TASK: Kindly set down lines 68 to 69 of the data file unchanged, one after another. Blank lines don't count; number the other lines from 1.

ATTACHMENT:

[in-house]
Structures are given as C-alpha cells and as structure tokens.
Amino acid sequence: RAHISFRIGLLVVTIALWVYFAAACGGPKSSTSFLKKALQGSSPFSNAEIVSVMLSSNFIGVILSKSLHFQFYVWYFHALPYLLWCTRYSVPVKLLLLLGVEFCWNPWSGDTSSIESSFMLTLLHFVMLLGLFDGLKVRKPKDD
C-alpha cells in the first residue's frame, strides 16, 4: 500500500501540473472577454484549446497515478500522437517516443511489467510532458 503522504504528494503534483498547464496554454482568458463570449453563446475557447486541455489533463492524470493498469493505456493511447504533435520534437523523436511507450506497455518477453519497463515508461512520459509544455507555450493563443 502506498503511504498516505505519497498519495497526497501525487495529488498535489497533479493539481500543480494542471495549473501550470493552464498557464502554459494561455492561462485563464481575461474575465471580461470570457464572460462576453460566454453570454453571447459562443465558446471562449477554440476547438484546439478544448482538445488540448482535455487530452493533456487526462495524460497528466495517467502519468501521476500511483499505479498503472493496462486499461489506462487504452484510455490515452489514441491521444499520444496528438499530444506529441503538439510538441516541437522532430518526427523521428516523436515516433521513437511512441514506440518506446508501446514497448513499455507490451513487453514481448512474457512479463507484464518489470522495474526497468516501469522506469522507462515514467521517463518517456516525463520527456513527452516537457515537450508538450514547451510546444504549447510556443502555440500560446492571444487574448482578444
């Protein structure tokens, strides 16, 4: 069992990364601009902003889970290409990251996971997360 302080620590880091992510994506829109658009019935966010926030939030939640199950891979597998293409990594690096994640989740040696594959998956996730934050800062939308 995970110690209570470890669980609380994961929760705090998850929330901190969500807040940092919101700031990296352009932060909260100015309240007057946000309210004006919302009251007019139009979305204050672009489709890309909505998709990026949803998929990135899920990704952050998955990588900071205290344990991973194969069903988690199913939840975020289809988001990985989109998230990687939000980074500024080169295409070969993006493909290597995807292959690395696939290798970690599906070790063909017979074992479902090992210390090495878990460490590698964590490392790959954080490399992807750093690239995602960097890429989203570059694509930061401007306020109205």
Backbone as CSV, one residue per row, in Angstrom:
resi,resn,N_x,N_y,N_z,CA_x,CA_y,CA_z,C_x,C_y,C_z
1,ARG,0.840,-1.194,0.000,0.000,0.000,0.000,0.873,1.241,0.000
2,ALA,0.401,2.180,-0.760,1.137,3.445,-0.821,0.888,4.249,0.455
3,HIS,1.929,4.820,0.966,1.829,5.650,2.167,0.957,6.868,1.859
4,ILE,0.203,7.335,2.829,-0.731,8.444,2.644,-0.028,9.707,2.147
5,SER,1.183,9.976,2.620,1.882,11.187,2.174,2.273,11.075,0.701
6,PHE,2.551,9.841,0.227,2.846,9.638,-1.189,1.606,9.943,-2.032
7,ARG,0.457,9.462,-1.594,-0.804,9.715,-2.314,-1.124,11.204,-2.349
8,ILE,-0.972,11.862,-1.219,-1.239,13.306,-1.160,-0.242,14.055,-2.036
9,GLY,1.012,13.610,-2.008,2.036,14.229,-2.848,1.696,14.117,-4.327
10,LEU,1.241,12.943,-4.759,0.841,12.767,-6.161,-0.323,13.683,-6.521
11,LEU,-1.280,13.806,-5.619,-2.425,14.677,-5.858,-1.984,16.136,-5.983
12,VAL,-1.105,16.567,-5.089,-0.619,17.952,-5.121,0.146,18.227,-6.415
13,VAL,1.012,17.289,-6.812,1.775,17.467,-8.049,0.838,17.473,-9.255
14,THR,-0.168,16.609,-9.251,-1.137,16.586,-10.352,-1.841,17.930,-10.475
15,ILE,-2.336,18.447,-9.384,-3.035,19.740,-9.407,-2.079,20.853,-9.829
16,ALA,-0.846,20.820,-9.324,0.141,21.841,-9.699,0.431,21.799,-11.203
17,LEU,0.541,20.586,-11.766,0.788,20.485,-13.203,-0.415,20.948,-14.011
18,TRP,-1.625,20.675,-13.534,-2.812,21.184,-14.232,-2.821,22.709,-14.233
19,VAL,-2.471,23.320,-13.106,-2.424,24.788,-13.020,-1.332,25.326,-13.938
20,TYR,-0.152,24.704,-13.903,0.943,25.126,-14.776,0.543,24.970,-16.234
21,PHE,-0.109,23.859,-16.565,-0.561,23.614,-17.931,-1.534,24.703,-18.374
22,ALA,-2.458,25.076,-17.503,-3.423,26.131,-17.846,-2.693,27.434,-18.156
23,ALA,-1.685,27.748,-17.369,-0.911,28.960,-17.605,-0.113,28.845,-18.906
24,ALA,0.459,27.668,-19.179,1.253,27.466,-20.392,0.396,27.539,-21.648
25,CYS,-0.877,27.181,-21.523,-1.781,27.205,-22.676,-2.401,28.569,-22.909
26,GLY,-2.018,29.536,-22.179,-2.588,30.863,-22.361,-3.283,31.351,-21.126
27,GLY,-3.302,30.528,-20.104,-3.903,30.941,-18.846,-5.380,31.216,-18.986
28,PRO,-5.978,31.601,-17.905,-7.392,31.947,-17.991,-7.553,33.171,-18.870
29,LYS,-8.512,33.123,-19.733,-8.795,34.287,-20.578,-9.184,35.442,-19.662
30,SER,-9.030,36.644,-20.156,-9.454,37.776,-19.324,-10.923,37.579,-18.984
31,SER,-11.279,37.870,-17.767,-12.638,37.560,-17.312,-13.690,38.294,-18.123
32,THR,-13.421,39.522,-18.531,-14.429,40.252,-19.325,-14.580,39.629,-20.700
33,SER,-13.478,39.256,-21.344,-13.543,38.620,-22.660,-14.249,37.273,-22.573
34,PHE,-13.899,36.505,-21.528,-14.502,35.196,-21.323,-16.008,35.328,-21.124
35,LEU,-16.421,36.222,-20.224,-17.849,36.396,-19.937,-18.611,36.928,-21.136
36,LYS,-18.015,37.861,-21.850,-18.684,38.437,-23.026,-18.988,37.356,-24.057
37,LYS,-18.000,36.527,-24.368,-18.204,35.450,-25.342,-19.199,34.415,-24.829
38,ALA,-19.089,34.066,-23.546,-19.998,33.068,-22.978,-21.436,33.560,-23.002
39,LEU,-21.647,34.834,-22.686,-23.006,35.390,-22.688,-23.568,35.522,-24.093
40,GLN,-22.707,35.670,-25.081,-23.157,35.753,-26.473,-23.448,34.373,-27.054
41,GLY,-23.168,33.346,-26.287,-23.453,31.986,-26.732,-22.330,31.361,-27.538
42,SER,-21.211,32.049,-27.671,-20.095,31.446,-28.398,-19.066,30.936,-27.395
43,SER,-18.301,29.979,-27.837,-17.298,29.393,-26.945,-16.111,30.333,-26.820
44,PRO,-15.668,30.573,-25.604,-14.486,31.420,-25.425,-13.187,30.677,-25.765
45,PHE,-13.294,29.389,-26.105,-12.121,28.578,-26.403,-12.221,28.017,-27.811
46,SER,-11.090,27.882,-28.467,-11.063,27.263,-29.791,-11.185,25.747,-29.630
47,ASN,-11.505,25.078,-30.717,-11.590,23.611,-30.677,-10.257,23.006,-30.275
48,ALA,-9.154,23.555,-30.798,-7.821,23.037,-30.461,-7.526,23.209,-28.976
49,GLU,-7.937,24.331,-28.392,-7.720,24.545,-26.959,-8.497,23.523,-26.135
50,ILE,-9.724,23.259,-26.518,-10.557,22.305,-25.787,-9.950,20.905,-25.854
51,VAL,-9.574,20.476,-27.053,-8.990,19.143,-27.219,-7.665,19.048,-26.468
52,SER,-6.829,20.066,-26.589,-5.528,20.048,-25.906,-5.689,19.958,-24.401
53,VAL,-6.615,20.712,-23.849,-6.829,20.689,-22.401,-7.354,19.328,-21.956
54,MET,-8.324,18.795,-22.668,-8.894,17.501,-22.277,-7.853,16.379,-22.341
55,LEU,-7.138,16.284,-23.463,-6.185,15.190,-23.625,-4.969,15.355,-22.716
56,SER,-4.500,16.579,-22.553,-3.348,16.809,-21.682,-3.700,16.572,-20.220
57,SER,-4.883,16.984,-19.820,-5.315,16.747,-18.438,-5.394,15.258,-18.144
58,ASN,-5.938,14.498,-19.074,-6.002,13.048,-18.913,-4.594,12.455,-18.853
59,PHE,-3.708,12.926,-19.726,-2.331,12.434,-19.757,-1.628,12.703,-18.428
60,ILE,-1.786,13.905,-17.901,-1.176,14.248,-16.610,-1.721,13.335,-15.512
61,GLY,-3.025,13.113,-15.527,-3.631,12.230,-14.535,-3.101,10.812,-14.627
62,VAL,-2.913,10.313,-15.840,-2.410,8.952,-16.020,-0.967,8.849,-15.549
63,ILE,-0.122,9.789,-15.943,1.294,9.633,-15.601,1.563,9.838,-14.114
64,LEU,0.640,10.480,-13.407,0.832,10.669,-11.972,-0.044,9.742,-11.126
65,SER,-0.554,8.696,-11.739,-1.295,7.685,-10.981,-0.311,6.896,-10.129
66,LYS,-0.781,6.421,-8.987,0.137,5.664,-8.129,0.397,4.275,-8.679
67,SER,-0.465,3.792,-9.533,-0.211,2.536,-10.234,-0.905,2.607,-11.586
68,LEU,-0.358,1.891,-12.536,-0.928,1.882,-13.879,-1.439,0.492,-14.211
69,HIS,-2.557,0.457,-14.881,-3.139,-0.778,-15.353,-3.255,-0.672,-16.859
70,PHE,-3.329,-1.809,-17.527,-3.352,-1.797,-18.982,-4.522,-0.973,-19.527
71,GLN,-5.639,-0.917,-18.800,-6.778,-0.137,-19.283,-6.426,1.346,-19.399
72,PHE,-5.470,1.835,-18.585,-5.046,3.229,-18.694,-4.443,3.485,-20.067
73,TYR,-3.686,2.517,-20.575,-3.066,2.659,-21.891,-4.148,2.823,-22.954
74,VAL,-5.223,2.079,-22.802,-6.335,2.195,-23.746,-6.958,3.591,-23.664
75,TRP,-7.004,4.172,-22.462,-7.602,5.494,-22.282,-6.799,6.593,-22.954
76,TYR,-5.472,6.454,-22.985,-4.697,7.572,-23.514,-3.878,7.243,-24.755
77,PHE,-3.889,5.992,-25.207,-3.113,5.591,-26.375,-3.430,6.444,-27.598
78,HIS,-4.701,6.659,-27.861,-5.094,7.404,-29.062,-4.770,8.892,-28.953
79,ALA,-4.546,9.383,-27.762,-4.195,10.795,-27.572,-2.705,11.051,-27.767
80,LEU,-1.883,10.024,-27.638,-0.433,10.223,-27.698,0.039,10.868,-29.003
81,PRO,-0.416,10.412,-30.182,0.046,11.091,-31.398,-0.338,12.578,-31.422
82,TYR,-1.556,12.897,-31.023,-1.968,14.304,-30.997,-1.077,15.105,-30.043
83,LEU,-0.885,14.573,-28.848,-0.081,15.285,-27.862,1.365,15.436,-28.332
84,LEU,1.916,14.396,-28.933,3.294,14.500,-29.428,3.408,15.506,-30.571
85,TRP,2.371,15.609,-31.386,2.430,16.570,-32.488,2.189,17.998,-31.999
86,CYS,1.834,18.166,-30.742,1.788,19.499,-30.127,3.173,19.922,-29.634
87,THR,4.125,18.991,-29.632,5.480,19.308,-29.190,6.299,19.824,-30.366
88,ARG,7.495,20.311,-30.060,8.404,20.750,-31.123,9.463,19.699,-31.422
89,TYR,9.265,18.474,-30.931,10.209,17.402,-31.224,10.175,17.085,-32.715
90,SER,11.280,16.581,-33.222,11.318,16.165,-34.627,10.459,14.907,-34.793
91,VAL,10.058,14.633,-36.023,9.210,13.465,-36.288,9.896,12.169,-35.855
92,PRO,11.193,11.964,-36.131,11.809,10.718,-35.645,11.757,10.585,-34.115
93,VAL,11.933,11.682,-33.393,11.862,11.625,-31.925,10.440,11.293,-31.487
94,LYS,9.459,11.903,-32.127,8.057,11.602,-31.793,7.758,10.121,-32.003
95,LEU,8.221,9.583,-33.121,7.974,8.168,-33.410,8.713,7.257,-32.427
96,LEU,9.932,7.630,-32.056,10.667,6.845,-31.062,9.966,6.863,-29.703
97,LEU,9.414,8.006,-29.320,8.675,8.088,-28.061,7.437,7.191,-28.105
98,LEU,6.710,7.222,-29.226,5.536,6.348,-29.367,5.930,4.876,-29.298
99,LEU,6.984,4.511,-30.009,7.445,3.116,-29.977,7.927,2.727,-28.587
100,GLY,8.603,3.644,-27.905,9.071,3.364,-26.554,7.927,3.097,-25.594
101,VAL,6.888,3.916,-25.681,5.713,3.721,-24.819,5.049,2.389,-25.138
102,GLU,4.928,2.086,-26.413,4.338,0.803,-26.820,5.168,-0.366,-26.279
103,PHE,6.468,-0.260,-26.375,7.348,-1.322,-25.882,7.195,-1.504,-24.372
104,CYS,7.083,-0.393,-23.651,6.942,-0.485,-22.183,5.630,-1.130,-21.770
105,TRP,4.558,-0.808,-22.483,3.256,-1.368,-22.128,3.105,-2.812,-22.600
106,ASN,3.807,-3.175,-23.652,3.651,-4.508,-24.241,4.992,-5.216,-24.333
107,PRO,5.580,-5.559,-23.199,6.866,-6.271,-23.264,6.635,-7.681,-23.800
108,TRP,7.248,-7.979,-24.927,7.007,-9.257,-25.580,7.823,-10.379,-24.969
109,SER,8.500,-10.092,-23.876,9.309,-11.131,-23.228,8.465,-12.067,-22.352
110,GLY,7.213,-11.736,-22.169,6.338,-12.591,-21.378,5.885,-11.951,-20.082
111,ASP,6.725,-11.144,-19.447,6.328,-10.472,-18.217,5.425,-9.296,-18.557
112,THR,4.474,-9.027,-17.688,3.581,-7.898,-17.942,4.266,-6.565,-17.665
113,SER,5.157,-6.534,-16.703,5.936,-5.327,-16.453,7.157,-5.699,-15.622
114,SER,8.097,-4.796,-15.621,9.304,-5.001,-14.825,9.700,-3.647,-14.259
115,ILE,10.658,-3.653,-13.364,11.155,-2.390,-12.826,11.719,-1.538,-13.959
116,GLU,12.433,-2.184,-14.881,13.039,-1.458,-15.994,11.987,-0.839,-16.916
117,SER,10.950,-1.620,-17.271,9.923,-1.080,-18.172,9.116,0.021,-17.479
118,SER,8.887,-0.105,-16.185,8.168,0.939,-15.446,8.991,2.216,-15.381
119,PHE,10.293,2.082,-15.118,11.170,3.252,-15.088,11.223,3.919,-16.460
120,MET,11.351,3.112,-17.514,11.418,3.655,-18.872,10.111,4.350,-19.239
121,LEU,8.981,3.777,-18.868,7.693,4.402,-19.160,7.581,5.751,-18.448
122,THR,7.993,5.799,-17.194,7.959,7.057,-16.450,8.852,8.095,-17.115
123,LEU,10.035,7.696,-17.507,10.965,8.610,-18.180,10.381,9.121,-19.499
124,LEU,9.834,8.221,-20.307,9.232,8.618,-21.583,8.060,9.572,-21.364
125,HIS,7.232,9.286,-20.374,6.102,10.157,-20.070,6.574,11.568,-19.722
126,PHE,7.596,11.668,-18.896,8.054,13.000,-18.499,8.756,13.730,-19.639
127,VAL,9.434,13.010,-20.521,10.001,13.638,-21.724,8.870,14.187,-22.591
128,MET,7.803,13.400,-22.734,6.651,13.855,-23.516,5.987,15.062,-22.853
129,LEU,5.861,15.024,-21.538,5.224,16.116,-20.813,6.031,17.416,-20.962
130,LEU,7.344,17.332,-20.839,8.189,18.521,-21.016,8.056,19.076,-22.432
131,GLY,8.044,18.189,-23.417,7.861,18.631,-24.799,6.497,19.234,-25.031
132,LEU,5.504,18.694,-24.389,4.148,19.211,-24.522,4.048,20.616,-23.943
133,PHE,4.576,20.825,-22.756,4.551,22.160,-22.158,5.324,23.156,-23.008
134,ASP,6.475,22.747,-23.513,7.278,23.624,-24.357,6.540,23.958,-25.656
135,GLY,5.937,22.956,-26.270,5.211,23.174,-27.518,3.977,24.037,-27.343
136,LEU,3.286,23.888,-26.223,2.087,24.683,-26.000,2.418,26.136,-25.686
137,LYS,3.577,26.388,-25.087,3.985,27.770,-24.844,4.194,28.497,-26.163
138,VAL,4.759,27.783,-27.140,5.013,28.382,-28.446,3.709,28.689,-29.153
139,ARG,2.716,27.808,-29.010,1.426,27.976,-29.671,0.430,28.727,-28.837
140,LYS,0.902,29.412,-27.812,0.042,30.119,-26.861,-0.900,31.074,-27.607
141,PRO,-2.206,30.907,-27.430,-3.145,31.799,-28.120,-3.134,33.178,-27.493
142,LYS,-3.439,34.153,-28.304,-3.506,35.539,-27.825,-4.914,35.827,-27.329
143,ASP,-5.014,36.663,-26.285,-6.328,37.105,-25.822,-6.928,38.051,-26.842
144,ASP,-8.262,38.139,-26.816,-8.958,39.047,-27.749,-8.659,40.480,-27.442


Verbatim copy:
61,GLY,-3.025,13.113,-15.527,-3.631,12.230,-14.535,-3.101,10.812,-14.627
62,VAL,-2.913,10.313,-15.840,-2.410,8.952,-16.020,-0.967,8.849,-15.549